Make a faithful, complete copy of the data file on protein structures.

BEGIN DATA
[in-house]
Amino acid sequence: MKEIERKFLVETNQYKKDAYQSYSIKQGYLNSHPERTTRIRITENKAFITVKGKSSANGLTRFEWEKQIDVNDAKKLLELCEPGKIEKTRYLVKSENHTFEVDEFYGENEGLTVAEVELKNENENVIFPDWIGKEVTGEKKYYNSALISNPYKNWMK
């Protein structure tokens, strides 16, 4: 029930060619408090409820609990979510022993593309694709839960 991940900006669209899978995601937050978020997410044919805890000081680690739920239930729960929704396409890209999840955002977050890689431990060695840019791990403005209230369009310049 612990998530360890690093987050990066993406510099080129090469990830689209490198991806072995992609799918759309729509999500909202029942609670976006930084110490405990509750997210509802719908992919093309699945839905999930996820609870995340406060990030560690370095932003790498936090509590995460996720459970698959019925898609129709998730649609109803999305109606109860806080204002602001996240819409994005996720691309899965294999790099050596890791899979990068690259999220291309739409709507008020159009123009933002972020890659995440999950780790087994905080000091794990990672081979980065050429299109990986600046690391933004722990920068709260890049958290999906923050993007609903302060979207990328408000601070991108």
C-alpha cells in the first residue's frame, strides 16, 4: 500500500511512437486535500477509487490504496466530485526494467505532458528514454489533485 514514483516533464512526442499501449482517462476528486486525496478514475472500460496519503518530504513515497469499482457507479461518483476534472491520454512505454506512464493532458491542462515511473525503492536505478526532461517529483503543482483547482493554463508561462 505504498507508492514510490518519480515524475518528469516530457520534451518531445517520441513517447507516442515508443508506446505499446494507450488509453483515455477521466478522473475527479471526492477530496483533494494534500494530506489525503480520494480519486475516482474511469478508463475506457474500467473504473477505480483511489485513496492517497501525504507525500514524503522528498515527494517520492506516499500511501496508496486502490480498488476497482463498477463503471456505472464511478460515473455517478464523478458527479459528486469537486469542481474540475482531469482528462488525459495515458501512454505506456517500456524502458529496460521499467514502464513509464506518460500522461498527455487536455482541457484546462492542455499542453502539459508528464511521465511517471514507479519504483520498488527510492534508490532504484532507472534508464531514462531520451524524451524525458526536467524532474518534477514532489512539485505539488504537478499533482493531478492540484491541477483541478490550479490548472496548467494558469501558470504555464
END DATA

[in-house]
Amino acid sequence: MKEIERKFLVETNQYKKDAYQSYSIKQGYLNSHPERTTRIRITENKAFITVKGKSSANGLTRFEWEKQIDVNDAKKLLELCEPGKIEKTRYLVKSENHTFEVDEFYGENEGLTVAEVELKNENENVIFPDWIGKEVTGEKKYYNSALISNPYKNWMK
């Protein structure tokens, strides 16, 4: 029930060619408090409820609990979510022993593309694709839960 991940900006669209899978995601937050978020997410044919805890000081680690739920239930729960929704396409890209999840955002977050890689431990060695840019791990403005209230369009310049 612990998530360890690093987050990066993406510099080129090469990830689209490198991806072995992609799918759309729509999500909202029942609670976006930084110490405990509750997210509802719908992919093309699945839905999930996820609870995340406060990030560690370095932003790498936090509590995460996720459970698959019925898609129709998730649609109803999305109606109860806080204002602001996240819409994005996720691309899965294999790099050596890791899979990068690259999220291309739409709507008020159009123009933002972020890659995440999950780790087994905080000091794990990672081979980065050429299109990986600046690391933004722990920068709260890049958290999906923050993007609903302060979207990328408000601070991108």
C-alpha cells in the first residue's frame, strides 16, 4: 500500500511512437486535500477509487490504496466530485526494467505532458528514454489533485 514514483516533464512526442499501449482517462476528486486525496478514475472500460496519503518530504513515497469499482457507479461518483476534472491520454512505454506512464493532458491542462515511473525503492536505478526532461517529483503543482483547482493554463508561462 505504498507508492514510490518519480515524475518528469516530457520534451518531445517520441513517447507516442515508443508506446505499446494507450488509453483515455477521466478522473475527479471526492477530496483533494494534500494530506489525503480520494480519486475516482474511469478508463475506457474500467473504473477505480483511489485513496492517497501525504507525500514524503522528498515527494517520492506516499500511501496508496486502490480498488476497482463498477463503471456505472464511478460515473455517478464523478458527479459528486469537486469542481474540475482531469482528462488525459495515458501512454505506456517500456524502458529496460521499467514502464513509464506518460500522461498527455487536455482541457484546462492542455499542453502539459508528464511521465511517471514507479519504483520498488527510492534508490532504484532507472534508464531514462531520451524524451524525458526536467524532474518534477514532489512539485505539488504537478499533482493531478492540484491541477483541478490550479490548472496548467494558469501558470504555464